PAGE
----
Union Power Minister, Shri Sushil Kumar Shinde, among others, launching the Renewable Energy Certificate (REC) Mechanism, a national level scheme to promote green energy
A large part of India’s renewable energy potential is concentrated in few states in the country and some of these states have already achieved comparatively high levels of renewable electricity purchase as share of their total electricity consumption. After having met their Renewable Purchase Obligation (RPO), these states are now mostly reluctant to buy energy from renewable sources after having met their RPO as mandated by the State Electricity Regulatory Commission (SERC). This is hampering the growth of the renewable sector in an upward manner since the electricity from renewable energy is at present more expensive than conventional electricity.
States who have already fulfilled the required RPO mandate are therefore not willing to invest more in renewable based electricity any further. For example, Tamil Nadu has more than 10% of total electricity from renewable sources of energy but still has untapped wind energy potential. On the other hand, states like Bihar and Delhi have very little RPO but are required, by the National Electricity Policy (NEC), to enhance the share of renewable electricity in their total electricity consumption.
To address this mismatch, the Electricity Regulatory Commissions have collectively evolved a Renewable Energy Certificate (REC) mechanism under which the green electricity is to be split into two components, i.e. electricity and the green attribute. The electricity component can be sold to local distribution utilities at a price of conventional electricity and the green attribute is converted into REC which the generator can sell to the utilities of states like Delhi. Such a utility can help a state with little RPO to fulfill its renewable purchase obligations by purchasing RECs, and simultaneously will help states with more RPOs to realize it to the maximum potential in an economical manner.
The REC Mechanism was recently launched by Shri Sushilkumar Shinde, Union Minister of Power at a function in New Delhi. Shri P Uma Shankar, Secretary (Power); Shri Deepak Gupta, Secretary (MNRE); and Shri S.K. Chaturvedi, Chairman & Managing Director, Power Grid Corporation of India Limited also attended the function. The Regulatory framework for REC mechanism has been notified by Central Electricity Regulatory Commission (CERC) and the REC mechanism is itself supported by the Ministry of New and Renewable Energy (MNRE) and the Ministry of Power.
“Renewable Energy Certificate is a market based instrument which enables the obligated entities to meet their RPO. Pertinently, the renewable purchase obligation is the obligation mandated by the SERC under the Electricity Act, to purchase a minimum level of renewable energy out of the total consumption in the area of a distribution licensee. The REC mechanism also aims at encouraging competition and eventually mainstreaming renewable energy sources”, the Minister informed in his speech.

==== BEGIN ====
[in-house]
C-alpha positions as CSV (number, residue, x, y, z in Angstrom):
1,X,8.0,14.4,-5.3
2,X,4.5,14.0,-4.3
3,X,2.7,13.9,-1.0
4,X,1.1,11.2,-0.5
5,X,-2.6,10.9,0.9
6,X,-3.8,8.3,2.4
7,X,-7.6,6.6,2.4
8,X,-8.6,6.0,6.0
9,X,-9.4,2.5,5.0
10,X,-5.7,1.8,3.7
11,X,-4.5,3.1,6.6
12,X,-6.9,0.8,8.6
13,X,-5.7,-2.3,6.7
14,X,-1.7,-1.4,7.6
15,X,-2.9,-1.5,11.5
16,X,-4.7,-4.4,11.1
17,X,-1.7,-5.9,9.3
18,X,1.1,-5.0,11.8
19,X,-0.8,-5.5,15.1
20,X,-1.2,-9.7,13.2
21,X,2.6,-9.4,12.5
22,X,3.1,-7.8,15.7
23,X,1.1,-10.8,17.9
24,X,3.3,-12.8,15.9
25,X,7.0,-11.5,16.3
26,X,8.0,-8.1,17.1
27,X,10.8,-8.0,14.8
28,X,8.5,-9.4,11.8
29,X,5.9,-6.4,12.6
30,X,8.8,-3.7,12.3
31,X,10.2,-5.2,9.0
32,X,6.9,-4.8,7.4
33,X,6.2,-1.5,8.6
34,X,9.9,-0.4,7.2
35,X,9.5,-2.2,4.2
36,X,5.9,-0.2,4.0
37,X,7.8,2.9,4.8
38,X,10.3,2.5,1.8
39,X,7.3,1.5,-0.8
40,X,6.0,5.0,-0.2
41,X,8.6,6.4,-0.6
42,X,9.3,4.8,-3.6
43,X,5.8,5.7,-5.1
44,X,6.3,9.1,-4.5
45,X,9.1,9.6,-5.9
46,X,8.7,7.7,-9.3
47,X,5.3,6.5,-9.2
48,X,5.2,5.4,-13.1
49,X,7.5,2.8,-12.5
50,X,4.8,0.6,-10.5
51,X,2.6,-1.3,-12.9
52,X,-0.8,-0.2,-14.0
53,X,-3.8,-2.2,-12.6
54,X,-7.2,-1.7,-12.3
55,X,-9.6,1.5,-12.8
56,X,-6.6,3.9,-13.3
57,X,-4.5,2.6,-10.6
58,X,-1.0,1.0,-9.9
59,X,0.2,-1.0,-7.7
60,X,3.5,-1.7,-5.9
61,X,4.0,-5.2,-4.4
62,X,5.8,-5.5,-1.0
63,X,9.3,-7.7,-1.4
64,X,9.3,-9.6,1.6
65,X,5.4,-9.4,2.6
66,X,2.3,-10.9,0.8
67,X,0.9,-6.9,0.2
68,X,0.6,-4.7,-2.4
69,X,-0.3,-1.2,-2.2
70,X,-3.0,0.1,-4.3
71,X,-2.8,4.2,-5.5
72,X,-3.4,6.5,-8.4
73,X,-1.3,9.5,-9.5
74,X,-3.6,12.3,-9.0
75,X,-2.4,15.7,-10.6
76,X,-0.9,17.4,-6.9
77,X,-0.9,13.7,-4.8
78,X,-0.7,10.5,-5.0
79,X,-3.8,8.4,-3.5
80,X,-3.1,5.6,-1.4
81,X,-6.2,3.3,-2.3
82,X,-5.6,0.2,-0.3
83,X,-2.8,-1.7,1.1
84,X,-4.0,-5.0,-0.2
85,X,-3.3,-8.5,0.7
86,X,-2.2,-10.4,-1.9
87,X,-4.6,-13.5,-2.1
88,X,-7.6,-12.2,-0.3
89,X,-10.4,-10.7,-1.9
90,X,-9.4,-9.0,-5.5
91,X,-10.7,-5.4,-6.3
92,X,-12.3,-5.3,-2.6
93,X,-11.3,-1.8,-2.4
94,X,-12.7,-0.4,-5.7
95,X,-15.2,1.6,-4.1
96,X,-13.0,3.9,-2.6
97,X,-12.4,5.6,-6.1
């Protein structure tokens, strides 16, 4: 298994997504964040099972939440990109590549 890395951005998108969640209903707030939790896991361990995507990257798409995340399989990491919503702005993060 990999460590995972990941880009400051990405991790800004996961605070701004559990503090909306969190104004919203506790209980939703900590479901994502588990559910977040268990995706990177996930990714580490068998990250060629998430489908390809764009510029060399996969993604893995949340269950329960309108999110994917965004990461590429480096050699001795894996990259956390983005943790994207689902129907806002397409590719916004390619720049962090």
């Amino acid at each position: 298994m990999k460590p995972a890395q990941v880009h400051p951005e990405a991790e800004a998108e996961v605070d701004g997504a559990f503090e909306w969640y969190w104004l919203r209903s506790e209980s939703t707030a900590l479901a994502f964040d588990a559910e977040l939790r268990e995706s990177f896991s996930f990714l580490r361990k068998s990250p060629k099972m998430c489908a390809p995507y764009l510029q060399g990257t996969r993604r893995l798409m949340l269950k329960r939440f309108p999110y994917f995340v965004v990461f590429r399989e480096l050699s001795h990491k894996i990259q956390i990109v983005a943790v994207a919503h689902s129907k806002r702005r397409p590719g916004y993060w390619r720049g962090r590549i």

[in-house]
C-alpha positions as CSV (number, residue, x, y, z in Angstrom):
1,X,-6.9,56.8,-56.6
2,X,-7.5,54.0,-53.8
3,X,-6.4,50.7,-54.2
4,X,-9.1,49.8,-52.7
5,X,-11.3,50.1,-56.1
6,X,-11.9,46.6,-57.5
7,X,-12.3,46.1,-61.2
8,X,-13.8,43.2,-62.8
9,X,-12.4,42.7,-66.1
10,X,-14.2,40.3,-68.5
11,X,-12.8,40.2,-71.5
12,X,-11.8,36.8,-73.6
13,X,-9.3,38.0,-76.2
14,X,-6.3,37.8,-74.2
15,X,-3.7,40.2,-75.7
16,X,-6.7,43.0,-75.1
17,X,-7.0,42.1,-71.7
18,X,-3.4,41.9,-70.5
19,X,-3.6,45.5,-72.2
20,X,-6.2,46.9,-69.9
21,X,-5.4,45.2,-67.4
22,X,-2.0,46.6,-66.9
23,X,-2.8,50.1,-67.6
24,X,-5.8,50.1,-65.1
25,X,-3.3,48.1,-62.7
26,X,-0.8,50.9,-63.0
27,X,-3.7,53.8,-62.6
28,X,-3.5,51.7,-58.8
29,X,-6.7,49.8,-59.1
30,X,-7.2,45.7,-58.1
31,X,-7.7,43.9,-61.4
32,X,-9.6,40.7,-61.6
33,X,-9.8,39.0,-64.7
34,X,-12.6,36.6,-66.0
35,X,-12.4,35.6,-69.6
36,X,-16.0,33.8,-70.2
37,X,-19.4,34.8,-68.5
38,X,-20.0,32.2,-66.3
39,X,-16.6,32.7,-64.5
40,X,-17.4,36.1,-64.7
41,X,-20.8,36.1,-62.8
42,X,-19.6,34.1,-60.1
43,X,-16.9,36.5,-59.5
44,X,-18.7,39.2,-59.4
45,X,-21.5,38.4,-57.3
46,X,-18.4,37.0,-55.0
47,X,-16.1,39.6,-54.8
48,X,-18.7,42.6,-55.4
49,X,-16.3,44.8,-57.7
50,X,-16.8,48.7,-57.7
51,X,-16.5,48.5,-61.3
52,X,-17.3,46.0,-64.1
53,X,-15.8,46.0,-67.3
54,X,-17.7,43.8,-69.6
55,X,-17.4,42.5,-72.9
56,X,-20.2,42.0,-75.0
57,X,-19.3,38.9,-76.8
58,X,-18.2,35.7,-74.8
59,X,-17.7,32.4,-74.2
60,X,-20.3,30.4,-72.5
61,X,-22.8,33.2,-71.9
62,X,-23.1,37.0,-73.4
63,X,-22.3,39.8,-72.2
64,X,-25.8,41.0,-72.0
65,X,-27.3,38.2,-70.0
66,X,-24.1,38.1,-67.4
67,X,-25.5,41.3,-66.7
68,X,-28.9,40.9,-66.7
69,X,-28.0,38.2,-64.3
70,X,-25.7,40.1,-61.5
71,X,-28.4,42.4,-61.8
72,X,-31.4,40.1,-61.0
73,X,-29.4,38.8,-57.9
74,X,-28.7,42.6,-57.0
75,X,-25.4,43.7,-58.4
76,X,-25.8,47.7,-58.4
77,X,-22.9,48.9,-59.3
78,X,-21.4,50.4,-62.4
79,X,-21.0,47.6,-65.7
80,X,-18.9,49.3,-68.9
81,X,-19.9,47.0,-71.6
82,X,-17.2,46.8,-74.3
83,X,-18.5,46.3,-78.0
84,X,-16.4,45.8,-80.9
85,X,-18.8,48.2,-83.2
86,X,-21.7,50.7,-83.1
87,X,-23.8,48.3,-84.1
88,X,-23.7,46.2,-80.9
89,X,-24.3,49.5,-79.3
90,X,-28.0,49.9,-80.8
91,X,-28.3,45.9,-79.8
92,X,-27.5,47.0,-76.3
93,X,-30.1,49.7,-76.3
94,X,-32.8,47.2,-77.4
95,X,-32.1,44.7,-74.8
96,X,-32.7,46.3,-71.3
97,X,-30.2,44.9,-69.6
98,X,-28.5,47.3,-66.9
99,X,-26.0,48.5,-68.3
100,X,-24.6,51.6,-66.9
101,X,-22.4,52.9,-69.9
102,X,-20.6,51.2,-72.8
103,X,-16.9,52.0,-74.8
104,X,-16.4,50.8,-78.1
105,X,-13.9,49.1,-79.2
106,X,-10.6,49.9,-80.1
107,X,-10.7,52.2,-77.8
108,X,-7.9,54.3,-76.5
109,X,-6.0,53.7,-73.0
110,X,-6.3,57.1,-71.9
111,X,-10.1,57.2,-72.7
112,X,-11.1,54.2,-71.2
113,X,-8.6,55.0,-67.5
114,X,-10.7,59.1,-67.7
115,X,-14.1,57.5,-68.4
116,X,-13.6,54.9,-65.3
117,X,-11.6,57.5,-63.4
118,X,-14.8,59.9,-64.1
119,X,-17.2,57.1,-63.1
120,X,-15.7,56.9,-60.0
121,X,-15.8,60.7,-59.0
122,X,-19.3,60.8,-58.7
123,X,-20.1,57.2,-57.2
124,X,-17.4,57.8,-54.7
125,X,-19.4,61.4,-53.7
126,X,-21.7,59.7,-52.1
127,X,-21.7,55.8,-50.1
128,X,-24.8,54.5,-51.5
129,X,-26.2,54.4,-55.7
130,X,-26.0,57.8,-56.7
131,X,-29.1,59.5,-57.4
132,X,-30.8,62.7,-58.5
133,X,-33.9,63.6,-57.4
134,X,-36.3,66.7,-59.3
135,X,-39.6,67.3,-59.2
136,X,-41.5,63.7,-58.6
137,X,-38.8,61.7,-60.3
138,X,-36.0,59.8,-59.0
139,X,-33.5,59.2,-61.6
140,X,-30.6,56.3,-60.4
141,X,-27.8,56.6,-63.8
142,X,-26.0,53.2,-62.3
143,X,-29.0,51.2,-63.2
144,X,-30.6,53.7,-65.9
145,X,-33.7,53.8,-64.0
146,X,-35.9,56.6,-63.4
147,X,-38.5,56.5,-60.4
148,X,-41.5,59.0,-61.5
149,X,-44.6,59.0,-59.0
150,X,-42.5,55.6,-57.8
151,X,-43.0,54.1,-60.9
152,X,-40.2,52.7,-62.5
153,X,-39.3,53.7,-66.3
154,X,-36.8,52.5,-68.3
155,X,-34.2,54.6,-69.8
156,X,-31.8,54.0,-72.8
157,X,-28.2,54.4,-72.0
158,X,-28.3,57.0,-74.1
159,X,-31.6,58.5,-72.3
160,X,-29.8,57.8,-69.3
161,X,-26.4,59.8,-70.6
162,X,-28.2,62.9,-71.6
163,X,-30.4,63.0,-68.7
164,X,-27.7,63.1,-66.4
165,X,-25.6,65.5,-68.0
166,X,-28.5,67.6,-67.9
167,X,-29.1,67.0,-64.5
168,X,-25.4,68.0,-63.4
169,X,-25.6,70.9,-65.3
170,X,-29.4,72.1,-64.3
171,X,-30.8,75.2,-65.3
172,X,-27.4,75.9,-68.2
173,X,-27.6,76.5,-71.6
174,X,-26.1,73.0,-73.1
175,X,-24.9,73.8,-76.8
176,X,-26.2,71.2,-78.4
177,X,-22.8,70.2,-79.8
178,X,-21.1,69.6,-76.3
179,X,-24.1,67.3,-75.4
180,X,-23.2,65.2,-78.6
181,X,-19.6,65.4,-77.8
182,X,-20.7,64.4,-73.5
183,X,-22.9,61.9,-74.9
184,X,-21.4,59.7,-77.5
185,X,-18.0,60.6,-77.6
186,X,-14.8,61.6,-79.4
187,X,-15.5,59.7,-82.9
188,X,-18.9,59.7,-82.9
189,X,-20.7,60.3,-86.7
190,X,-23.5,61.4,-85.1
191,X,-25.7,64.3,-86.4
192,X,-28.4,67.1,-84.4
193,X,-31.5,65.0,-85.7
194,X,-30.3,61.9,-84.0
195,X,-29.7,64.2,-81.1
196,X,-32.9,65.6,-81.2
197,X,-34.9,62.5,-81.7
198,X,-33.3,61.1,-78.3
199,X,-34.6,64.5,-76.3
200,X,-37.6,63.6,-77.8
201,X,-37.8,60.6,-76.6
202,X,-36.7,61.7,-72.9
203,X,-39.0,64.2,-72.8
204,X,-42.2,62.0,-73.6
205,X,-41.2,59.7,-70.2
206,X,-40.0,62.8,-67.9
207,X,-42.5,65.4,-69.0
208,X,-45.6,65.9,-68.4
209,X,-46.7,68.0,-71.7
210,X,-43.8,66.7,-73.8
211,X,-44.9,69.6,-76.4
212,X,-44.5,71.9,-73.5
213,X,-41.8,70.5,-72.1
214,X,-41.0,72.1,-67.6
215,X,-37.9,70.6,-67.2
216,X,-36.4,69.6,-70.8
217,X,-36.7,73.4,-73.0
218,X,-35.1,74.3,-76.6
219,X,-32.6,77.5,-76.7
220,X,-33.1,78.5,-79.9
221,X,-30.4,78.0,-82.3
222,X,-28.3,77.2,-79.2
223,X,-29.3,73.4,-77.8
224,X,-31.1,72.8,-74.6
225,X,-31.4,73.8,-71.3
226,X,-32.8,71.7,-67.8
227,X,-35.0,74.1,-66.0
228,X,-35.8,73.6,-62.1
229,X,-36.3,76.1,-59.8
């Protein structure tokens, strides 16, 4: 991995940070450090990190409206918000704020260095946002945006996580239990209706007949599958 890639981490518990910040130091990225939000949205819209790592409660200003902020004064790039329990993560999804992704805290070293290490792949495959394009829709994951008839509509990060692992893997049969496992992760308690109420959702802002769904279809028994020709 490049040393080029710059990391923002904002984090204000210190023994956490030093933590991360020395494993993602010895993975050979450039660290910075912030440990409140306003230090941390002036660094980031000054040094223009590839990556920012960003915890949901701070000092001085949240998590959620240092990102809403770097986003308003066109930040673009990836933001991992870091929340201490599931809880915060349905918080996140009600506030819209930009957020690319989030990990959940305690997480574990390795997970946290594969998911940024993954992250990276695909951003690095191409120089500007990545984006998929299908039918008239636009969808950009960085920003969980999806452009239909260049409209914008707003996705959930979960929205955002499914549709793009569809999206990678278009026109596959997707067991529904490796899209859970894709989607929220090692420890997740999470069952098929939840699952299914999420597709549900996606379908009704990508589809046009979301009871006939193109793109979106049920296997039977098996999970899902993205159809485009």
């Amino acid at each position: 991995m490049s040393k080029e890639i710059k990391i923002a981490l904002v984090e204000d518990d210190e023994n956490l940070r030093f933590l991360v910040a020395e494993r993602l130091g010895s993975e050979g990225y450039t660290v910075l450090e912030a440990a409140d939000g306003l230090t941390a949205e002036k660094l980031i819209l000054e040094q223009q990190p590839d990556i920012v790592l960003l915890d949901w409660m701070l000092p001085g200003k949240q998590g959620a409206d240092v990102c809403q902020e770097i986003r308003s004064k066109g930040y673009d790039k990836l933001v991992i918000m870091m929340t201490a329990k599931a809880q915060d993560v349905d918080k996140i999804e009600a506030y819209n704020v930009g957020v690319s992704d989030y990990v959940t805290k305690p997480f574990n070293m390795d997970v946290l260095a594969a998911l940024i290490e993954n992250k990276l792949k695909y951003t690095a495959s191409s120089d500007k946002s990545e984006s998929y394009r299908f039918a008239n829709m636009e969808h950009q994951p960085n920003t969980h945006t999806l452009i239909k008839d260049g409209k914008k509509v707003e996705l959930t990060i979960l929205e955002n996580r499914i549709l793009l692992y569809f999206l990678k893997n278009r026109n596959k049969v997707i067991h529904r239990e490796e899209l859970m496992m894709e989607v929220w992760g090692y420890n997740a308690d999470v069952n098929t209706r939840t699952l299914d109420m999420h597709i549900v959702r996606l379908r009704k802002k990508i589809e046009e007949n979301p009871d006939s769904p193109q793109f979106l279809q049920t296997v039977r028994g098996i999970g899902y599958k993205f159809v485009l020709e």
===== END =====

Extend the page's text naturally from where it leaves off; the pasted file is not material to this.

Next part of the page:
REC mechanism is expected to bring new investments in renewable energy projects and help introducing market based competition in the renewable energy sector. Its USP is that the RE generator can sell the electricity component locally at the price of conventional electricity and trade the environmental attribute in the form of REC separately. The REC mechanism is being seen as one of the pioneering efforts in any developing country for mainstreaming the renewable generation through market mechanism. In the long run, it is hoped that the RE generators would learn to find market avenues for sale of electricity component through DISCOMs, traders, power exchanges and even open access consumers.
Salient features of the REC mechanism are as follows:
- The RE generators will have two options – either to sell the renewable energy at preferential tariff fixed by the concerned Electricity Regulatory Commission or to sell the electricity component and environmental attributes separately.
- On choosing the second option, the generator can sell the ‘electricity component’ to either the local distribution company at its average power purchase cost, the traders, open consumers or to the power exchanges at a mutually agreed/market determined price. In addition, the ‘environmental attributes’ can be exchanged in the form of the REC.
- The Central Agency (the National Load Despatch Centre has been designated as Central Agency) will issue the REC to RE generators.
- One REC will be equivalent to 1 MWh of electricity injected into the grid.
- The REC will be exchanged only in the Power Exchanges approved by CERC within the band of a minimum and a maximum price to be determined by CERC. CERC has already notified the price band.
- The distribution companies, Open Access consumer, Captive Power Plants (CPPs) will have the option of purchasing the REC to meet their Renewable Purchase Obligations (RPO).
- There will also be compliance auditors to ensure compliance of the requirements of REC by the participants of the scheme.
- Voluntary Purchasers like NGOs, the Corporate Sector, Individual Purchasers etc. may also purchase REC in order to meet their Corporate Social Responsibility or to support the environment.